Can There Be Aspects to a Disease that Dare I Say; Might Make us Laugh?

michael-j-fox-showI watched the Michael J. Fox Show this week. Michael’s show deals with a beloved news reporter who is hit with Parkinson’s Disease and must leave the newsroom.  He decides to return after a few years.  Instead of acknowledging the Parkinson’s is their ‘somewhere-but-let’s-not-acknowledge-it’, the show hits it head on.  Mr. Fox, living with it daily, well no one understands more than he.  I’ll leave the critique for the critics (and the viewers-at-large).

Now there may be many who do not like the approach of the show and I am not here to change your mind.  Disease, any disease, is not funny.  I have written about it before a while back when I mentioned a beautiful and brilliant actress (coincidentally also with Parkinson’s Disease) by the name of Lucy Roucis. (It would not surprise me at all if we see Lucy in a future episode).  Laughing at, is one thing; but that is not to say there are not funny aspects to living with a disease that ONLY THOSE who live with could ever understand.  The show takes THIS bold move. To some, it could be a ‘tough watch’ but there was a specific aspect of the show that I would like to comment.

There was a scene where Michael’s character is trying to serve his wife dinner food and he is struggling with his body’s ‘shaking’ as he tries to spoon out food on to her plate.  The struggle to balance the food and the plate is evident.  The camera passes each face at the dinner table watching him struggle and at the height of this ‘serving-struggle’ the wife blurts out, “Can you not have a personal victory here, we are starving.”  And she takes the spoon, serves herself, and passes the food to the others.

I blurted out laughing immediately. 

Now many might say the joke was cruel but it wasn’t because we, as the audience, are invited to their house.  A house that lives with this disease every day.  Even reading my synopsis of the scene does not do justice to the scene as it played on TV.  What was so great about it was that this is a family that has dealt with all of the pain already.  They are now living daily with the disease in their house.  The writers captured this scene perfectly.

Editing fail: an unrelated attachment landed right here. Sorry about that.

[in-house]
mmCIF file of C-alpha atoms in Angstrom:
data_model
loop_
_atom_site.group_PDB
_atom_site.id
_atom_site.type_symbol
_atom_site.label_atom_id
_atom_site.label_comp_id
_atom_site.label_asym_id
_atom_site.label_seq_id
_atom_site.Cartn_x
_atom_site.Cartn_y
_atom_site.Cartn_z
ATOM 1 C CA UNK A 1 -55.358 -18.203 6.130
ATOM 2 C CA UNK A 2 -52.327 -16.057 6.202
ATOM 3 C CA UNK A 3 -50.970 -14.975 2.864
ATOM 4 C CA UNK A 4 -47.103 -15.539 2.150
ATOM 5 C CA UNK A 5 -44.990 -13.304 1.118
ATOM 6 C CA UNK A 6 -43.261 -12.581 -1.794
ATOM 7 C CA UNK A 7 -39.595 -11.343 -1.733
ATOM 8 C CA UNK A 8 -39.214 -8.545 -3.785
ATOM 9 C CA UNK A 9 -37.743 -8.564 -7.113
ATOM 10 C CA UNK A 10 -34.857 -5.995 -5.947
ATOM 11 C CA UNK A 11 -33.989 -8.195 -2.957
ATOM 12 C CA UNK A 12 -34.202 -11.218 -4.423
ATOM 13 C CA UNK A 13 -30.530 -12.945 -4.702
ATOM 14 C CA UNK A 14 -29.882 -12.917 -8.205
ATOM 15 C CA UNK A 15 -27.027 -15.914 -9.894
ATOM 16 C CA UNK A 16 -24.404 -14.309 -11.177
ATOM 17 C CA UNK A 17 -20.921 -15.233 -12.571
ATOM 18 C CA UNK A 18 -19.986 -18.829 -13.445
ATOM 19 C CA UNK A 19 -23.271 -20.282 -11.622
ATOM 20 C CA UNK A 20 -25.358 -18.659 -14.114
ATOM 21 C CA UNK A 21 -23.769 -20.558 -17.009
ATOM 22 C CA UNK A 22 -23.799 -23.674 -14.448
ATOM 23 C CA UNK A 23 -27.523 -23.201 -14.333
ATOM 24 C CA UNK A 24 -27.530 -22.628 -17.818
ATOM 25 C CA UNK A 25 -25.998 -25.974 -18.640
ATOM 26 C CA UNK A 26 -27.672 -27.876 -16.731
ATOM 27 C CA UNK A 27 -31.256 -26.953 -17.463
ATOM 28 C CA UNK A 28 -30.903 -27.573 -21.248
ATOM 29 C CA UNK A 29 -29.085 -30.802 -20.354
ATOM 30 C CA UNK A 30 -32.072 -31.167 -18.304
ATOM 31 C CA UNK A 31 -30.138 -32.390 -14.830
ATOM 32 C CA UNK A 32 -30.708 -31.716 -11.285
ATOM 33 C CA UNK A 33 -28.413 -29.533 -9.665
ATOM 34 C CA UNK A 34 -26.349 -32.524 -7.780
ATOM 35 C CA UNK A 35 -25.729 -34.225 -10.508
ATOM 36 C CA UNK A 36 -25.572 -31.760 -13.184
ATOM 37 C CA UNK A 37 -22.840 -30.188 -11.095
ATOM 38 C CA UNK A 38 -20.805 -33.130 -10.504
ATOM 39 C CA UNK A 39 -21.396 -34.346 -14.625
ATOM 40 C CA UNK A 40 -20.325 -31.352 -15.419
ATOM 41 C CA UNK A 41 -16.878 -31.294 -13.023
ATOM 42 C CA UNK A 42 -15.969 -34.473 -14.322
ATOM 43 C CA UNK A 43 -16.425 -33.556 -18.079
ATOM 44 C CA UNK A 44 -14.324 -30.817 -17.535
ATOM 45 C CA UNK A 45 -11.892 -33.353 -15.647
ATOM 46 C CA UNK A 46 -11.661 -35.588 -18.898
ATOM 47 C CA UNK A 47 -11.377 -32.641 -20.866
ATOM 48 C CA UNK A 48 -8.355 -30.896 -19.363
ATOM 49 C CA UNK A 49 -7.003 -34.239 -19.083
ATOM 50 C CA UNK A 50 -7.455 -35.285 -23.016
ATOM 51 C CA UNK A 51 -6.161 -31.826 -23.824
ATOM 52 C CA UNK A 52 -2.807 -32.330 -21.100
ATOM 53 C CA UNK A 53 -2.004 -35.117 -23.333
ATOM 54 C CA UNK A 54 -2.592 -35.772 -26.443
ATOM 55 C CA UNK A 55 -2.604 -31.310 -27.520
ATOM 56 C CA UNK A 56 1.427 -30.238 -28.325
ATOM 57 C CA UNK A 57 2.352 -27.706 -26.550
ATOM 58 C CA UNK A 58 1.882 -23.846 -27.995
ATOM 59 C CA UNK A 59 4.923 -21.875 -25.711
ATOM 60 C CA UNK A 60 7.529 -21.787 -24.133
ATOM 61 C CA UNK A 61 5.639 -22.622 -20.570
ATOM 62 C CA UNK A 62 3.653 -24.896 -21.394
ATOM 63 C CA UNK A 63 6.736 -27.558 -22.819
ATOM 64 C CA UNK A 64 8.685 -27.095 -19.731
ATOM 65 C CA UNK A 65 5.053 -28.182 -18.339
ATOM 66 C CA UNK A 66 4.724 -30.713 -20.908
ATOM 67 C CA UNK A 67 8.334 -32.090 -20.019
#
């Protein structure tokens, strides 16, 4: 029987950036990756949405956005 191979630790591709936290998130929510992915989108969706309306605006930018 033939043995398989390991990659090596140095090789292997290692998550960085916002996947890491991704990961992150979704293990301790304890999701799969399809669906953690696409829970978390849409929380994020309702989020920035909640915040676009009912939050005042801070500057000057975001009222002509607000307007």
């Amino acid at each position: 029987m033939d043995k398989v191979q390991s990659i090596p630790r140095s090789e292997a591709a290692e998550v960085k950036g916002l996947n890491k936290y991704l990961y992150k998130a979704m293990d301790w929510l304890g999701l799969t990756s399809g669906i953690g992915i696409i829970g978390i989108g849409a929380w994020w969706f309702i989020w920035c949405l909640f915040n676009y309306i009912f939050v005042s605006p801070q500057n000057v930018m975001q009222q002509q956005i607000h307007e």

Having diabetes in our household, I can not tell you how many times we have shot a line to each other that no one else could say, or would even understand.  But we do.  There is an unwritten law that allows those who live with a disease to say certain things to each other that we would never allow others to even utter.   Heck, there are things that are said that even surprise ourselves, and they are ‘okay’ because it us; speaking to us.

There have also been conversations between Rob and Kaitlyn, I have overheard, that I would never dare say to either one of them; but they allow it because they are even in a different category altogether; both having diabetes.

I’m sure those ‘in the know’ would tell us that this type of ‘banter’ is okay and dare I say even healthy as we deal with diabetes daily.

I do not find Parkinson’s Disease funny at all.  I have worked with Michael J. Fox twice on two different episodes of Spin City and I can tell you that the difference over the years was evident that the disease (even though he hadn’t stated yet) was having a major impact on his body.

But that one line stated by his show-wife was brilliant and captured perfectly that this was a family dealing with the disease in a real, honest, and natural way.  Do you ‘get away’ with lines in your house that you never allow others to say?  I’m not asking you to share them because ‘out of context’ they might not sound like they do to you or at the time they were said.  But if you do, good for you.  Humor is good.  Even in the darkest of times.

I am a diabetes dad.

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4 replies on “Can There Be Aspects to a Disease that Dare I Say; Might Make us Laugh?”

We have to find some humor in order to help us cope with this overwhelming new normal. We always laugh about me asking my 13 year old if she is high and then asking if she needs to “pee on a stick”. To us, it is obvious we are talking about ketones but we get a giggle thinking what others must think of our life. Humor really can be the best medicine.

And when you run after your son saying “eat that candy, I SAY EAT THAT CANDY NOW !!”, it’s always funny to see the faces of the people around us 🙂
Hi from France !

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